We used to have demonstrations all the time. In fact lot of women told me, when we used to have demonstrations – that’s the only time they used to feel safe to come out. So it was like living in a little revolution and evolution. It’s like evolutionary and little revolution going on.

So the libraries set up this time for the Black and ethnic minority books.

00:05:31
00:06:02

00:06:11 Communal Households:
In Dalston we used to have a lot of communal households, and they were Co-op house, because I lived in a communal household and we used to have food co-ops and other things, we used to buy a lot of food and people in the street used to come and weigh themselves and take their bit and leave the money.
00:06:30

00:07:20
00:08:43
00:19:02
Dalston Lane: Shops
Dalston Lane used to be like – we used to have a lot of community centres or community organisations. There was the Asian Centre. And there used to be Hackney Women’s Centre. There used to be Co-op Business Setting Up, the Co-op business. There used to be Age Concern Charity Shop. There used to be Free Form. And there used to be a Cockney florists shop… Fish and chip shop. And a bakery. And Hackney Pensioners’ place. And on this side of Dalston Lane there used to be the Trade Union Council. And now it’s been replaced by the Nail & Vietnamese shops. And the Dalston Libraries was there. And it was the Dalston Library. And when all this Caribbean people making a lot of noise, it was changed to the CLR James Library.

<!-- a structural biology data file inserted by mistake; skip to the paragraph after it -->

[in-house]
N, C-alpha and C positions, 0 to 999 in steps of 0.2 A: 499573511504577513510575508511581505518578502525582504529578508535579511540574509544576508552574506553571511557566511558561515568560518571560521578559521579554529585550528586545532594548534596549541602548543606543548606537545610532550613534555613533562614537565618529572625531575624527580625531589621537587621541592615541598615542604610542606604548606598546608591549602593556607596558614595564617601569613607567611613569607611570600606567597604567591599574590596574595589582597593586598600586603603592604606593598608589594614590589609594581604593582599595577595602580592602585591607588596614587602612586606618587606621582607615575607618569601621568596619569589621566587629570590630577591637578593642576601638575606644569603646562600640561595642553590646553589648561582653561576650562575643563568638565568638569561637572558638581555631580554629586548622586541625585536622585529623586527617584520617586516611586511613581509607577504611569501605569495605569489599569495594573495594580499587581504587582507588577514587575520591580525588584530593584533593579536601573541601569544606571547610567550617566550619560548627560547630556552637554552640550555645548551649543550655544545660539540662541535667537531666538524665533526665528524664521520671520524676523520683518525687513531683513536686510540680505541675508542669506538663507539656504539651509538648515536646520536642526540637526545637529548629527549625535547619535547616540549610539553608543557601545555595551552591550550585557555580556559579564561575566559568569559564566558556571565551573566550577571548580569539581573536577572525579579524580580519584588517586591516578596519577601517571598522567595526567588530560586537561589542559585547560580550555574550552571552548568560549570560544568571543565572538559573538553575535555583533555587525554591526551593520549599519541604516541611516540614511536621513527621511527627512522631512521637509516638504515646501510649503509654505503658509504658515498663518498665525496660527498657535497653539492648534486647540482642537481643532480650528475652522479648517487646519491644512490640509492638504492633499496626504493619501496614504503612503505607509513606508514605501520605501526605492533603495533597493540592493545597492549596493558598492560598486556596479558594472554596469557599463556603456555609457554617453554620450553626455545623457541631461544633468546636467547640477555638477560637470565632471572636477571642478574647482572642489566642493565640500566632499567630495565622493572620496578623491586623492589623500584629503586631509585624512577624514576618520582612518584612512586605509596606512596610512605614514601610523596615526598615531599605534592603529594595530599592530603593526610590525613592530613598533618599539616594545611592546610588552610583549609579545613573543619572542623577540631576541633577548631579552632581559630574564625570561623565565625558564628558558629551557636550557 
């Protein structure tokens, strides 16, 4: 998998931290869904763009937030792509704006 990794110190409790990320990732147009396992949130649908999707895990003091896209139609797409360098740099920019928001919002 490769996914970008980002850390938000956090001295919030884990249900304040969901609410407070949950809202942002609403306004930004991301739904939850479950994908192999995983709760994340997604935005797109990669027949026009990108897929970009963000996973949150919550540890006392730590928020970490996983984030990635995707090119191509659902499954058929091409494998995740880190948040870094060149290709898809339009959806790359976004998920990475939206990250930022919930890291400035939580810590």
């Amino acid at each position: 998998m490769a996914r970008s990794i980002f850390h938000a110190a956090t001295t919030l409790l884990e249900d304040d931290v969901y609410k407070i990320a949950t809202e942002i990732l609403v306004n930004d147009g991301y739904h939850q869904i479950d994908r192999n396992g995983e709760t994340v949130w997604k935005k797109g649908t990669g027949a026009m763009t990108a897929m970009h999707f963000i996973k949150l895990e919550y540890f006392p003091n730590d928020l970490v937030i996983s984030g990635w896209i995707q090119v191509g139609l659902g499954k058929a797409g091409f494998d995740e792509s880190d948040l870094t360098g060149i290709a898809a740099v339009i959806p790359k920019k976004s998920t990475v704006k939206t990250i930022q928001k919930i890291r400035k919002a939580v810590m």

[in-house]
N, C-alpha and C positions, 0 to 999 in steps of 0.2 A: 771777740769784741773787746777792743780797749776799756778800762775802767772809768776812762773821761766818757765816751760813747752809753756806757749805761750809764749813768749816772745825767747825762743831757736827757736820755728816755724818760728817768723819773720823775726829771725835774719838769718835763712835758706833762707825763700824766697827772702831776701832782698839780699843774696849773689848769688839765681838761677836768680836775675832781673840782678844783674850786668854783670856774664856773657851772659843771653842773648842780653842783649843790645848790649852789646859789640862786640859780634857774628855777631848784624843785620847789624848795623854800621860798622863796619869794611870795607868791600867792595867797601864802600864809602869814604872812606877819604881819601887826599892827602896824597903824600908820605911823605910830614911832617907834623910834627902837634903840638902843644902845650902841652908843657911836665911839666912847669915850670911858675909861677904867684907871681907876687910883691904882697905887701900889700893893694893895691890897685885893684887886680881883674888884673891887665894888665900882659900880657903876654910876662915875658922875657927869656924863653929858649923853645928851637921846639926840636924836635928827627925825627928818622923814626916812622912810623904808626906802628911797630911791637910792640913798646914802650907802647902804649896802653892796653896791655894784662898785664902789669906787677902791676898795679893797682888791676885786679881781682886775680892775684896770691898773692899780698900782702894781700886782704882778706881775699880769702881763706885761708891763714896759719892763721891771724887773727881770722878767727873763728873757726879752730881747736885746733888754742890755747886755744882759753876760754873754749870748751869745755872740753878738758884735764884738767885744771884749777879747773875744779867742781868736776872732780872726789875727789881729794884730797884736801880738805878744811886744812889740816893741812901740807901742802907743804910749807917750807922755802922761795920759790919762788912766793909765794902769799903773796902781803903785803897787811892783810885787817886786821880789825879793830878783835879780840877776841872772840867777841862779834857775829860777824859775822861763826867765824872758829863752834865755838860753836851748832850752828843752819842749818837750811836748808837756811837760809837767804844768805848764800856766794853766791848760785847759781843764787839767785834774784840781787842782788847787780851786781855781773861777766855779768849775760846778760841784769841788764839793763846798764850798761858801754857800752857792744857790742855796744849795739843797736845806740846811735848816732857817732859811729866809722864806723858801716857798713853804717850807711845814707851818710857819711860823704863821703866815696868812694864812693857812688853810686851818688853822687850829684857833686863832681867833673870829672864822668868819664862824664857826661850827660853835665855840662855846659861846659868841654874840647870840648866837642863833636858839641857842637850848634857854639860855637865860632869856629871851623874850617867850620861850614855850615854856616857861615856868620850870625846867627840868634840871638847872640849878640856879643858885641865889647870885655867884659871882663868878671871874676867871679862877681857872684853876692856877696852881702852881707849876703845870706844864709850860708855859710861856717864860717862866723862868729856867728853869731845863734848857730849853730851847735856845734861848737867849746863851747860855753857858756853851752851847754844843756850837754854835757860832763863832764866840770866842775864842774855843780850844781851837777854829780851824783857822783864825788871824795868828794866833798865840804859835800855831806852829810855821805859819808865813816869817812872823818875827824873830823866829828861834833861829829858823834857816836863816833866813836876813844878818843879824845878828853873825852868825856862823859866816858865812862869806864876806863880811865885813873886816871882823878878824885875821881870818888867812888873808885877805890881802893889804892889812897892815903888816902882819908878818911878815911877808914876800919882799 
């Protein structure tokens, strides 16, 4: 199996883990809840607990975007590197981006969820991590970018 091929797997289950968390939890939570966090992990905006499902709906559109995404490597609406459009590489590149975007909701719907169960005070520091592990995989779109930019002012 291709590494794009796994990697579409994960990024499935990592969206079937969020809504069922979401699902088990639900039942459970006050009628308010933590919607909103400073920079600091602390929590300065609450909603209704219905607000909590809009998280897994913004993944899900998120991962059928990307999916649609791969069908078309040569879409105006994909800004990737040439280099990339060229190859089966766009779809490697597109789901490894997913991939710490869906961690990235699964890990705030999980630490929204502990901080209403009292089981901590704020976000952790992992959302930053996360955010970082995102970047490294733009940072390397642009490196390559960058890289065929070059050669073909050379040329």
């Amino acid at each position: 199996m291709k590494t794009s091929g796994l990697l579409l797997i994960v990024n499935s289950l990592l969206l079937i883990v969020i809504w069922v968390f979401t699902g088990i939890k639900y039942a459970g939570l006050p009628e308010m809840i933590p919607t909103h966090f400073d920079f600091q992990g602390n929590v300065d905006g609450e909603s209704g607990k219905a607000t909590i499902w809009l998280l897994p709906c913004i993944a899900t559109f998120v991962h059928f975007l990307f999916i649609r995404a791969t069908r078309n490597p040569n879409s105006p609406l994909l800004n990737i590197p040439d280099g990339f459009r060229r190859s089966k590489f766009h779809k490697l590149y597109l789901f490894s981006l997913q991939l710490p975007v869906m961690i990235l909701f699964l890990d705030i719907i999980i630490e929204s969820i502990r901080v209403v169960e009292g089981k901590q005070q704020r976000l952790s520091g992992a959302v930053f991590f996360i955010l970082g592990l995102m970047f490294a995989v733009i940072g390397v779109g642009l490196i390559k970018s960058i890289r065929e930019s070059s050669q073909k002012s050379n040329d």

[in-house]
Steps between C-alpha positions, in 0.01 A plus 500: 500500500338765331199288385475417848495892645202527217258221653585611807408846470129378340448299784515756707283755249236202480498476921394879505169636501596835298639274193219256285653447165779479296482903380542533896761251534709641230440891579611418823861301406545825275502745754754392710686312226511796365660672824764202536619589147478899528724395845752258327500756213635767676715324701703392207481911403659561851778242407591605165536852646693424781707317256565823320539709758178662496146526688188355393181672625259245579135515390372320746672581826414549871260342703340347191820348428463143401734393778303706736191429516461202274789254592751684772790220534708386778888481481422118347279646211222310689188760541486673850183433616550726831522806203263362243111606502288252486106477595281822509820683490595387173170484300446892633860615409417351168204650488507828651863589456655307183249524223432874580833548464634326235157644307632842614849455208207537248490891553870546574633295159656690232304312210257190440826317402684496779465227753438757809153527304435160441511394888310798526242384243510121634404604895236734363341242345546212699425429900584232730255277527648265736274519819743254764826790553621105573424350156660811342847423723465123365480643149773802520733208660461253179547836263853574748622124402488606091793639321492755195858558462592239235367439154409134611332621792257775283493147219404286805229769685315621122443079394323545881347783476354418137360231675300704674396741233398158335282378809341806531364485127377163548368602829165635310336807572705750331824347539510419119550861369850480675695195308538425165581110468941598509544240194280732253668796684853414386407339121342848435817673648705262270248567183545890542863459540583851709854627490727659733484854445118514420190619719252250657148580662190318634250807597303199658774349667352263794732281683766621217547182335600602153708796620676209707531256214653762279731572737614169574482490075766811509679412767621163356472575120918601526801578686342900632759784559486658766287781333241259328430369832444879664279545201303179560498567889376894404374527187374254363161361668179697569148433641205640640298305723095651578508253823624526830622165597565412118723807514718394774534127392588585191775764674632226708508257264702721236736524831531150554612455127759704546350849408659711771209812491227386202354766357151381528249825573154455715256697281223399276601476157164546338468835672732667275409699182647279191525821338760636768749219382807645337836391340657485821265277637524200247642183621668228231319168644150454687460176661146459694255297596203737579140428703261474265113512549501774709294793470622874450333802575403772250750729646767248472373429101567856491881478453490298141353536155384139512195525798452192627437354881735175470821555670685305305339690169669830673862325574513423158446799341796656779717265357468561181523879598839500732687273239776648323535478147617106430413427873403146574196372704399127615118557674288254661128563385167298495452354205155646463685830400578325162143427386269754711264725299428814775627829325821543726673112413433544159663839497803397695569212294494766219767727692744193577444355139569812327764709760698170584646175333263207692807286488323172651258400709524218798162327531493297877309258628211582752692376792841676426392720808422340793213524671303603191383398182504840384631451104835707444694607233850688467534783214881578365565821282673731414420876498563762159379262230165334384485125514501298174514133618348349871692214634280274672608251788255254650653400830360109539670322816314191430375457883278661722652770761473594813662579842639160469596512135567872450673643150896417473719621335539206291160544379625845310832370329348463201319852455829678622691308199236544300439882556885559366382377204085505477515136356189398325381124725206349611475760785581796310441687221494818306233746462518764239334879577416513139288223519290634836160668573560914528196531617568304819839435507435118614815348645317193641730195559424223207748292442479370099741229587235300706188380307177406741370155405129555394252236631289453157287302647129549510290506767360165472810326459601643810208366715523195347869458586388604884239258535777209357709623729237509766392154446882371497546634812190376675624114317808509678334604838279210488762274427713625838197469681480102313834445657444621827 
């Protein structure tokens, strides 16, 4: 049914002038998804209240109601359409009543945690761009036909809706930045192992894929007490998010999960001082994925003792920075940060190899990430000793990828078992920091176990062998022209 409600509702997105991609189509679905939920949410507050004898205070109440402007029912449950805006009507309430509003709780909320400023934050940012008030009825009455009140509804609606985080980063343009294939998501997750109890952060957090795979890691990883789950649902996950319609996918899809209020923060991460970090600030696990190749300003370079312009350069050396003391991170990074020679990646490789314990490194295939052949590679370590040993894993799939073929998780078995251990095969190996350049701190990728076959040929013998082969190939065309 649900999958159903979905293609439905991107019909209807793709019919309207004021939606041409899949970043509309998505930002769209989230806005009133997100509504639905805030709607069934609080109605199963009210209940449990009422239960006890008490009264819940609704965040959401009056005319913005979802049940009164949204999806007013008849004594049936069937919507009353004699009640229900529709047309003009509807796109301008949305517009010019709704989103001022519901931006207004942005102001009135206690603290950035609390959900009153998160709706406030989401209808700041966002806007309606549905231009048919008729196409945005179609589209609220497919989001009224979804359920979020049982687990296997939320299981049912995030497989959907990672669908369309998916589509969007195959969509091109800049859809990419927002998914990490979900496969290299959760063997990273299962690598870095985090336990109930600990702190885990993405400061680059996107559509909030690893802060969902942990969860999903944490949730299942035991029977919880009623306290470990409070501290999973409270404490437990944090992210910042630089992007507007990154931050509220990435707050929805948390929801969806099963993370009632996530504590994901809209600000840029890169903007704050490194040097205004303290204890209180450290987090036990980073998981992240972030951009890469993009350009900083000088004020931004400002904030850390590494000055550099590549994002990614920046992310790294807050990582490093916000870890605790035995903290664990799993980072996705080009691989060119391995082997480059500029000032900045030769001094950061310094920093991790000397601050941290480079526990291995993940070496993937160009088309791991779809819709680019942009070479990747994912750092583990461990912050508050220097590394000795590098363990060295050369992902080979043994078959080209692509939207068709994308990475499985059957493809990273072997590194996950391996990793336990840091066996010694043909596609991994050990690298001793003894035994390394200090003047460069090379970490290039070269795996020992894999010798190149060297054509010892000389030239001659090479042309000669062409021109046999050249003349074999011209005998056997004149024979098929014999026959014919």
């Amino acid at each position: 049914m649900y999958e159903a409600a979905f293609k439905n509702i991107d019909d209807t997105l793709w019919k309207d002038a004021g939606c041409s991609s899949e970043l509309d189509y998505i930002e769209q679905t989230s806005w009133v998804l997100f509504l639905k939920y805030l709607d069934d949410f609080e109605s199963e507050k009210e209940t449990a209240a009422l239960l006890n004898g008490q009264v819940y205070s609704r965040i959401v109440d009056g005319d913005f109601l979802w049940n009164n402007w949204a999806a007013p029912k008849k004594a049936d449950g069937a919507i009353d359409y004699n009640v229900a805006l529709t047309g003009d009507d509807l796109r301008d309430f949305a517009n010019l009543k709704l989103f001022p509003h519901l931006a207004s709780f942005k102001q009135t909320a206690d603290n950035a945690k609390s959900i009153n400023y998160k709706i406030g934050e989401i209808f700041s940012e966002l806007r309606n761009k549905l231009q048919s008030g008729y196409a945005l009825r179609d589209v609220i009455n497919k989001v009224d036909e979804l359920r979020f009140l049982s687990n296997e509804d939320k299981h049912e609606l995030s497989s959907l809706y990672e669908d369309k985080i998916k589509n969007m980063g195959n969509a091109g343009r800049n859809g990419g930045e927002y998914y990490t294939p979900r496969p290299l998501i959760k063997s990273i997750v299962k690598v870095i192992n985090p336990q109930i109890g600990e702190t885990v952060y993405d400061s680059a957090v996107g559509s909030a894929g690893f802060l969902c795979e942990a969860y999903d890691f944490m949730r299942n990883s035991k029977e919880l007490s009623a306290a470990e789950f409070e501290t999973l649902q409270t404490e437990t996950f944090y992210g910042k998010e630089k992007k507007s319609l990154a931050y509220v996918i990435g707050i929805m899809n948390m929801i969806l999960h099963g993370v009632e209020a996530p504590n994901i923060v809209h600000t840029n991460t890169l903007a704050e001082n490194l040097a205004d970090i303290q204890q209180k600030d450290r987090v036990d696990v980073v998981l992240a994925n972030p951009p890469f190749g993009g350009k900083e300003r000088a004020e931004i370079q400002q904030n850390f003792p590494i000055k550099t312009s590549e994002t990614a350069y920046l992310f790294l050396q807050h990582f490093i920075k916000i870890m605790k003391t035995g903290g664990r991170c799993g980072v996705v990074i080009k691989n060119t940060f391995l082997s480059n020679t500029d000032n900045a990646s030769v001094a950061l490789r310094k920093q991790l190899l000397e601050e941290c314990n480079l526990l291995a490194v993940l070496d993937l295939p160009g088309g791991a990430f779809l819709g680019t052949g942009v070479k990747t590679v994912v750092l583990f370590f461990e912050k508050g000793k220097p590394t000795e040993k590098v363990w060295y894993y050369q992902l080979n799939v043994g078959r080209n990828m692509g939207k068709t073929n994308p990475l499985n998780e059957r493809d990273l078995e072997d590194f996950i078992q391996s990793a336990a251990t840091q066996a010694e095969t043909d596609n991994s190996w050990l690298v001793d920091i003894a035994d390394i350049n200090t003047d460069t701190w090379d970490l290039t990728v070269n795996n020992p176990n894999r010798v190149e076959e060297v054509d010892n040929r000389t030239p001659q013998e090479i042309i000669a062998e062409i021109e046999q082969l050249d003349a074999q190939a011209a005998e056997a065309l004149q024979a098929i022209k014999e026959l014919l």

Age Concern is still there. Library is still there. There used to be station – the Dalston Station… The florist shop’s gone. Because there were a lot of florist shops opened by the Turkish people. There wasn’t the Turkish people at that time. It was mainly the Black. It used to be Brixton and Hackney where the Black people live. And then the fish and chips’ gone. I think it went to Hackney Wick. Then we opened the surgery…

There used to be big Police Station in Dalston Lane. Now it’s the London Charity.
00:10:20
00:28:22
00:28:57 Marches: Peace March – mural (Dalston Lane),
You know that mural on Dalston Lane? That was a photograph taken from a demonstration – the Peace. And my childrens were enrolled making some props, that clock and things. And this was photo that was taken. The Peace March.